MILLENNIA MEDIA TD-1 Recording Channel

As a maker of high-end hardware that traditionally spares no expense, Millennia Media has never been a household name in personal-studio circles. But
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As a maker of high-end hardware that traditionally spares no expense, Millennia Media has never been a household name in personal-studio circles. But that might change as a result of the company's new TD-1, a world-class quality and multifaceted channel-strip processor that is financially within reach of most studio owners.

To say that its chunky frame holds a wealth of features is an understatement. The unit offers Millennia's premium HV-3 solid-state mic preamp, two bands of mastering-quality EQ, and a full-featured DI input.

Designer John LaGrou's Twin Topology routing allows one-touch switching between tube and solid-state processing for the DI signal path. Mic- and line-level processing is discrete solid-state. What's more, there are many DI options for ground lifting and reamping, and the rear panel offers outputs for almost every application.

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FIG. 1: The Millennia Media TD-1 combines a mic pre, a tube and solid-state DI, EQ, and multiple I/O options in one unit. It also gives you remarkable sound quality at a relatively low cost.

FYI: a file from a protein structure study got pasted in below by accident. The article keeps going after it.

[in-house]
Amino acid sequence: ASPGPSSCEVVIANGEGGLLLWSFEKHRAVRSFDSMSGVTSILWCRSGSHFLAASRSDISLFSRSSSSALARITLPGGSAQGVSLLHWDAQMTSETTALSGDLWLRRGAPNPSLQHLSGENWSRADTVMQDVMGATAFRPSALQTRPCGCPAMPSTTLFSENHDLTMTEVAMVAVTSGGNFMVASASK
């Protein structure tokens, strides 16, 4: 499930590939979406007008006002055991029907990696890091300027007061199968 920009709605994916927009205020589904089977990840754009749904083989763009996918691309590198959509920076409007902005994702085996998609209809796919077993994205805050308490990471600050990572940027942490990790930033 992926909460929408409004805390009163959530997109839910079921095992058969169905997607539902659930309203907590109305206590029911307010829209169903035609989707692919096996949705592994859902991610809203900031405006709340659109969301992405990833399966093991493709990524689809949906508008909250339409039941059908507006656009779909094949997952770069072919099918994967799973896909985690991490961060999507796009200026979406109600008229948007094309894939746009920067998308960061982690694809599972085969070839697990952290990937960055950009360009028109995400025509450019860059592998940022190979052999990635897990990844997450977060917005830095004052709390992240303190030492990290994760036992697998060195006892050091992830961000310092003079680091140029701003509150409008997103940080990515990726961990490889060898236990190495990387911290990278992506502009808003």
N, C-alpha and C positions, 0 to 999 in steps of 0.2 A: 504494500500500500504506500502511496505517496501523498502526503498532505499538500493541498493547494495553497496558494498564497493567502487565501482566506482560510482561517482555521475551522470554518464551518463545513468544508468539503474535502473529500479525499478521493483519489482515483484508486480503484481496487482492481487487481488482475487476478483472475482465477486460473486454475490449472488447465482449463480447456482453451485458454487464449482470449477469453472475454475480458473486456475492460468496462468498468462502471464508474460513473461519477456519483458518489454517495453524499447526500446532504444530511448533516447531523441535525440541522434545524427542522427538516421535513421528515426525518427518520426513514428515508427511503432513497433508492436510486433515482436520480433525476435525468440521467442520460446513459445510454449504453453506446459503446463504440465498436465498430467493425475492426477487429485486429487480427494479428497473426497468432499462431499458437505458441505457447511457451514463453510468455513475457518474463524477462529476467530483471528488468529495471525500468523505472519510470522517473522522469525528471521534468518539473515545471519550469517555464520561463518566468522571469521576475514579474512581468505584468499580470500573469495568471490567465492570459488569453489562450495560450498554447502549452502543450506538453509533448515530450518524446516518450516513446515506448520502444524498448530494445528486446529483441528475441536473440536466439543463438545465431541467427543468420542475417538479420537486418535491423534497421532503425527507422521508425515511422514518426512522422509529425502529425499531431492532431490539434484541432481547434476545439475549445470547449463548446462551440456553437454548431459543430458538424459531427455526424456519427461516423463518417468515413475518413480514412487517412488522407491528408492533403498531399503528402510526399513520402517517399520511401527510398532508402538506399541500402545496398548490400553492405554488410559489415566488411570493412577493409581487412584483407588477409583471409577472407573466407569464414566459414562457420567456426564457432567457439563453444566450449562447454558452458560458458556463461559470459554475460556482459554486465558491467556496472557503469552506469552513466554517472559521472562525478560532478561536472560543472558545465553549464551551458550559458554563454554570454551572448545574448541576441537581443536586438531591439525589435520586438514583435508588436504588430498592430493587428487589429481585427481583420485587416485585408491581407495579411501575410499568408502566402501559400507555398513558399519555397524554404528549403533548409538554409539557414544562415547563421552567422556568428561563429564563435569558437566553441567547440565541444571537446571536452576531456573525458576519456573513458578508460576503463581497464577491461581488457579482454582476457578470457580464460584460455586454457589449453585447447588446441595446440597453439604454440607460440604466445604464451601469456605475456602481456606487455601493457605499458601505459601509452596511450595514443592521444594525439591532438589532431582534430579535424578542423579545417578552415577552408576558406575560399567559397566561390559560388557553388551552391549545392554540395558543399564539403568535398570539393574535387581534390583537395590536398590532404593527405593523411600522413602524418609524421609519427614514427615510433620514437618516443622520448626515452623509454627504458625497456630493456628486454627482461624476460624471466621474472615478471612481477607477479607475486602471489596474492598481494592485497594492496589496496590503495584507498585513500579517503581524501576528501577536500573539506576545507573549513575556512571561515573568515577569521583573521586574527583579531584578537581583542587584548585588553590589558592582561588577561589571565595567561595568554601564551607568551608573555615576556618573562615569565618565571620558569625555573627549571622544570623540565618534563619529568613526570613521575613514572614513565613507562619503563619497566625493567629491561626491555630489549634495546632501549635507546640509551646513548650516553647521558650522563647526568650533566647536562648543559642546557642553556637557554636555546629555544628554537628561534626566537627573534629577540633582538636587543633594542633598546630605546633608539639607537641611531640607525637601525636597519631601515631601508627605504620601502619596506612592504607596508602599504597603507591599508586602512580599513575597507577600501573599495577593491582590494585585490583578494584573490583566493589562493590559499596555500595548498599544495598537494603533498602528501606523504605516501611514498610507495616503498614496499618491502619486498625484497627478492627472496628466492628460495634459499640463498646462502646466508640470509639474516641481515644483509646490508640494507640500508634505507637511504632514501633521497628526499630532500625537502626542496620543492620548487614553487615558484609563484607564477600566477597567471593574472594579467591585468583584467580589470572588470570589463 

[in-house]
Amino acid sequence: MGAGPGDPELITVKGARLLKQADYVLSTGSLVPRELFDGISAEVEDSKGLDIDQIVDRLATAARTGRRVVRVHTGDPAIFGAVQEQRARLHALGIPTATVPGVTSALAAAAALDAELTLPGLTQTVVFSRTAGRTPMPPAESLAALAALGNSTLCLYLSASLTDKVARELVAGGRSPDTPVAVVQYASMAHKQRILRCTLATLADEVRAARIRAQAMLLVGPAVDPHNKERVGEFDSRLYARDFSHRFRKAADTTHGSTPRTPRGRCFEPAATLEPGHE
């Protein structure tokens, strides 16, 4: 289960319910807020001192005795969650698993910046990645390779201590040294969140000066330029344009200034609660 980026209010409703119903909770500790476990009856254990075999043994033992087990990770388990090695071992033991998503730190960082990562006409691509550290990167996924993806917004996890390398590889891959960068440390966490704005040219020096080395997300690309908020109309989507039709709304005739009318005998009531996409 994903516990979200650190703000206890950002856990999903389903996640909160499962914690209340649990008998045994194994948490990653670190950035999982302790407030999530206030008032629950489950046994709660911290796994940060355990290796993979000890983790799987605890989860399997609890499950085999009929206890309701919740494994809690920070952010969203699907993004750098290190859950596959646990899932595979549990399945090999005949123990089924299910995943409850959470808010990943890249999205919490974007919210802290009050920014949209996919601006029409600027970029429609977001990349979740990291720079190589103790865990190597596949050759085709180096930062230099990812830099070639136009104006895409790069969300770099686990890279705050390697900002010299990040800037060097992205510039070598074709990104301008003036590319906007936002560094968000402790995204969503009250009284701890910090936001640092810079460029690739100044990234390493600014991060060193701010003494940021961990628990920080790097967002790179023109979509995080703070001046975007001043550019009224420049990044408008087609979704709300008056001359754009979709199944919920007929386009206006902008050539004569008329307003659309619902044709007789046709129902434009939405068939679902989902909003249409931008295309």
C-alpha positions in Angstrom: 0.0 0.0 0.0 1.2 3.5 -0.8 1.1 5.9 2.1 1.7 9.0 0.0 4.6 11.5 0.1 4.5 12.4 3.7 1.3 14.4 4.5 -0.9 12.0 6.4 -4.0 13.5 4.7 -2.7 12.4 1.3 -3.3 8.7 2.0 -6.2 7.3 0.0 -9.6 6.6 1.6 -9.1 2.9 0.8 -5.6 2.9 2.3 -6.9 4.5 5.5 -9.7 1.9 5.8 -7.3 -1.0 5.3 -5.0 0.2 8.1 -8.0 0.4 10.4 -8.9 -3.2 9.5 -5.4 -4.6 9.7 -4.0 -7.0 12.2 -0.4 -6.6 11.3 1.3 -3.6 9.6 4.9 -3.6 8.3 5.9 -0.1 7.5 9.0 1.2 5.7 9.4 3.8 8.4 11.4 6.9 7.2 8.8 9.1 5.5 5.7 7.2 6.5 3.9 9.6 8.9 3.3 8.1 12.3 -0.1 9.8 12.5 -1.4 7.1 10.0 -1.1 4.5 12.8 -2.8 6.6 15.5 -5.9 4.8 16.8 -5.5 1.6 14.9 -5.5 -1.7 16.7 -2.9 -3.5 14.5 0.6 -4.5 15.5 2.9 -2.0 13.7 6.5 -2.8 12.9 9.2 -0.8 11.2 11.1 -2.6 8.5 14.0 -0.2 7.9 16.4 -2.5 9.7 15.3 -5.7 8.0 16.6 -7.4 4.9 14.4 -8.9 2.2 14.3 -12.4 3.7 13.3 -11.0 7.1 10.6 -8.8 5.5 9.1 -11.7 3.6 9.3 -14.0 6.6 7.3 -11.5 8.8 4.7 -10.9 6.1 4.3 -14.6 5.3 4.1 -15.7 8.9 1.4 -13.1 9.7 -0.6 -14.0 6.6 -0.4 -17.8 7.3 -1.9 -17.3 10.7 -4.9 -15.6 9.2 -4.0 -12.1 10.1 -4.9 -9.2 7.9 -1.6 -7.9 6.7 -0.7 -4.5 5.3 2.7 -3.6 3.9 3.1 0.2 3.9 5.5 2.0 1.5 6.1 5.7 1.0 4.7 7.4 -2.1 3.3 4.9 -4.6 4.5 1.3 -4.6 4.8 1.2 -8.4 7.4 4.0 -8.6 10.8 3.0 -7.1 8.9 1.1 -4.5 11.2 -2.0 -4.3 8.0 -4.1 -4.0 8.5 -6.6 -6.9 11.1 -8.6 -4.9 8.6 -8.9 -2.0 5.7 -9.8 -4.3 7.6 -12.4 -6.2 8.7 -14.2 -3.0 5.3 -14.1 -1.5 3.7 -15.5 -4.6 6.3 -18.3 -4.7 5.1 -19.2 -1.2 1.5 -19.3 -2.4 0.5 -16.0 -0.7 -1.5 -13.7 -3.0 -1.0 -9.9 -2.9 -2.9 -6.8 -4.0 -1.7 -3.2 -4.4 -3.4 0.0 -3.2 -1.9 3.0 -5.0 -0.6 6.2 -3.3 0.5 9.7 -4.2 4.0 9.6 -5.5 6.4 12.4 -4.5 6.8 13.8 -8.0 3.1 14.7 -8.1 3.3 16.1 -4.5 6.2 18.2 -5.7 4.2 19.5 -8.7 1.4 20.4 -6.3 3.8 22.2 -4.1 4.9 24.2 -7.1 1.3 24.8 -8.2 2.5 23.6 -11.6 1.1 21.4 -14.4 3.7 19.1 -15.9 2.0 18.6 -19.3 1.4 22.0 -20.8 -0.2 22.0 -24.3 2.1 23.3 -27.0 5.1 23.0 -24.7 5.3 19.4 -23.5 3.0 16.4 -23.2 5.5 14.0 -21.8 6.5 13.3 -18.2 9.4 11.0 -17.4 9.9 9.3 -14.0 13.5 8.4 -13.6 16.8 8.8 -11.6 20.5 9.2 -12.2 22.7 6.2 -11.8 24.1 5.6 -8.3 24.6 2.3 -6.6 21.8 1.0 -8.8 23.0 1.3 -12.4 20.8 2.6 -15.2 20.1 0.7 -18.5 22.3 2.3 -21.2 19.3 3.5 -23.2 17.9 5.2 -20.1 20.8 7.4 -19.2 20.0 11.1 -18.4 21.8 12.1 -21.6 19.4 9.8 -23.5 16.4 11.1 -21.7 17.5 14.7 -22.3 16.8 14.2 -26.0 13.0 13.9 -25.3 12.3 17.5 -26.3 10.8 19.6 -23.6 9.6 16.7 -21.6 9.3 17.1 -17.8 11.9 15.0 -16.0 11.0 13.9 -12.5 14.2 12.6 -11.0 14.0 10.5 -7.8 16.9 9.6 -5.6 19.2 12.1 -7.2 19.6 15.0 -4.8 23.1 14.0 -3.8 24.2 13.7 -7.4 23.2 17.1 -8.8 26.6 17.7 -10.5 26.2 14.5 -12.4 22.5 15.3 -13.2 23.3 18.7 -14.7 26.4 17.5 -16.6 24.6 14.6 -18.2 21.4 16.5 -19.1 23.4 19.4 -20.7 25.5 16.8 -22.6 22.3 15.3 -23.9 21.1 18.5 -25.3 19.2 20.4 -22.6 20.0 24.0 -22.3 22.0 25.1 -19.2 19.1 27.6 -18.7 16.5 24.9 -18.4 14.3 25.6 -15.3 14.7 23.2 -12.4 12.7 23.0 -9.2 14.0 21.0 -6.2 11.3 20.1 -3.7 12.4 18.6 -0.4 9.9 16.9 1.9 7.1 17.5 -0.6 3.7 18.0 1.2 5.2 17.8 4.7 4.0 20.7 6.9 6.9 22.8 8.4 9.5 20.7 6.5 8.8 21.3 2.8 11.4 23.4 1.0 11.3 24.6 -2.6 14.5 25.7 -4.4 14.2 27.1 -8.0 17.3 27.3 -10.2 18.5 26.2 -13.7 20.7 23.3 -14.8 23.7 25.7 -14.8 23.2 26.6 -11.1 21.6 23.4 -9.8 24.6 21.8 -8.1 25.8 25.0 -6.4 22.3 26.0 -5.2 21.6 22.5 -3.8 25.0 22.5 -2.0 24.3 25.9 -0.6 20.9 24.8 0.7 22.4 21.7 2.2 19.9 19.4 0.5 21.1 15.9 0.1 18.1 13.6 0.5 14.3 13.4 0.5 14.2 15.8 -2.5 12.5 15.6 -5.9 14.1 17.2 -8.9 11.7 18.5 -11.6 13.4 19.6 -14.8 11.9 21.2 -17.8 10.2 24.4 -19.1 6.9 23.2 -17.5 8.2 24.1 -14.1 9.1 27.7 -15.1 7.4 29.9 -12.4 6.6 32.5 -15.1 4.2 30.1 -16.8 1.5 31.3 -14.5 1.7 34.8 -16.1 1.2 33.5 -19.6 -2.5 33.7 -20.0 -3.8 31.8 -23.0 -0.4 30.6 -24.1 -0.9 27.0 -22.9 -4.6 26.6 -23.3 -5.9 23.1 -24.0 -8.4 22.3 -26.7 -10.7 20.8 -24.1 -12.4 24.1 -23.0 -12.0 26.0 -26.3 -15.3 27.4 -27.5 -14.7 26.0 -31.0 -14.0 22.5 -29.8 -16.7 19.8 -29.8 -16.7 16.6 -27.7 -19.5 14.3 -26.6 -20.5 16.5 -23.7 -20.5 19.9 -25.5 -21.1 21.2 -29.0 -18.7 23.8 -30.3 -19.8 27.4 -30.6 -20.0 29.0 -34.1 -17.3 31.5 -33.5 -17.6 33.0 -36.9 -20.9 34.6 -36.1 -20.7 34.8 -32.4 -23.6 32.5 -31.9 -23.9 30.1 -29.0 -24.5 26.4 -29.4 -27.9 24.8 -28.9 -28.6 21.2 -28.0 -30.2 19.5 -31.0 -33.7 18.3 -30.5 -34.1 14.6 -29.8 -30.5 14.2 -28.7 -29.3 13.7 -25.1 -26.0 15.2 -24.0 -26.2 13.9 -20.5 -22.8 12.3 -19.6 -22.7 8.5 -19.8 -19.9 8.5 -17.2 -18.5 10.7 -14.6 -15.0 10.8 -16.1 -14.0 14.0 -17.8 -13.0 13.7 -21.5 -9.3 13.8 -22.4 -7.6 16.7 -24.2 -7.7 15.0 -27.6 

The Outside Scoop

The half-rack TD-1 is a tabletop unit, but a pair of them can be bolted together and rackmounted to fit a 2U space using an optional mounting kit ($10). My review unit arrived with four thick rubber feet attached and a metal top-mounted handle wrapped in a black-leather sleeve. The TD-1's well-vented chassis is heavy-gauge steel.

The TD-1's glossy black front panel is bedecked with an assortment of lit push-button switches and machined black metal knobs, as well as plenty of white text (see Fig. 1). The only jack connections on the front are a ¼-inch unbalanced DI input (instrument or speaker level) and an XLR input for balanced line-level signals. That line-in can also be used as an input for signals to be reamped; you can output from the TD-1 to a guitar amplifier for additional processing and rerecording.

Beneath those two jacks is a pair of impedance-matching switches. Used in combination, the switches offer three impedance settings for the DI input: 470 kΩ, 2 MΩ, and 10 MΩ. Selectable impedance is most critical when connecting to passive or active pickups, but the timbre of some keyboard instruments can also be fine-tuned with those settings.

Switches for +48V phantom power, input ground lift (DI), and polarity reverse (mic, line, speaker, or DI) offer conventional channel-strip functions. The Soak switch enables the connection of a speaker-level power amp output (300W maximum) to the DI input. Beneath that row is a continuously variable gain-control knob, with a maximum of +45 dB of gain for DI signals and +65 dB for mic signals.

Equalize It

Equalizer controls are a major part of the TD-1's user interface. Two fully independent parametric EQ bands are provided, with a bypass on each. The low frequencies are continuously adjustable between 20 and 250 Hz, while the high-frequency band covers 200 Hz to 2.5 kHz. A X10 switch for each band produces a tenfold increase in frequency. That control allows for an upper bandwidth limit of 25 kHz for the unit and potential overlap on the two bands between 200 Hz to 2.5 kHz.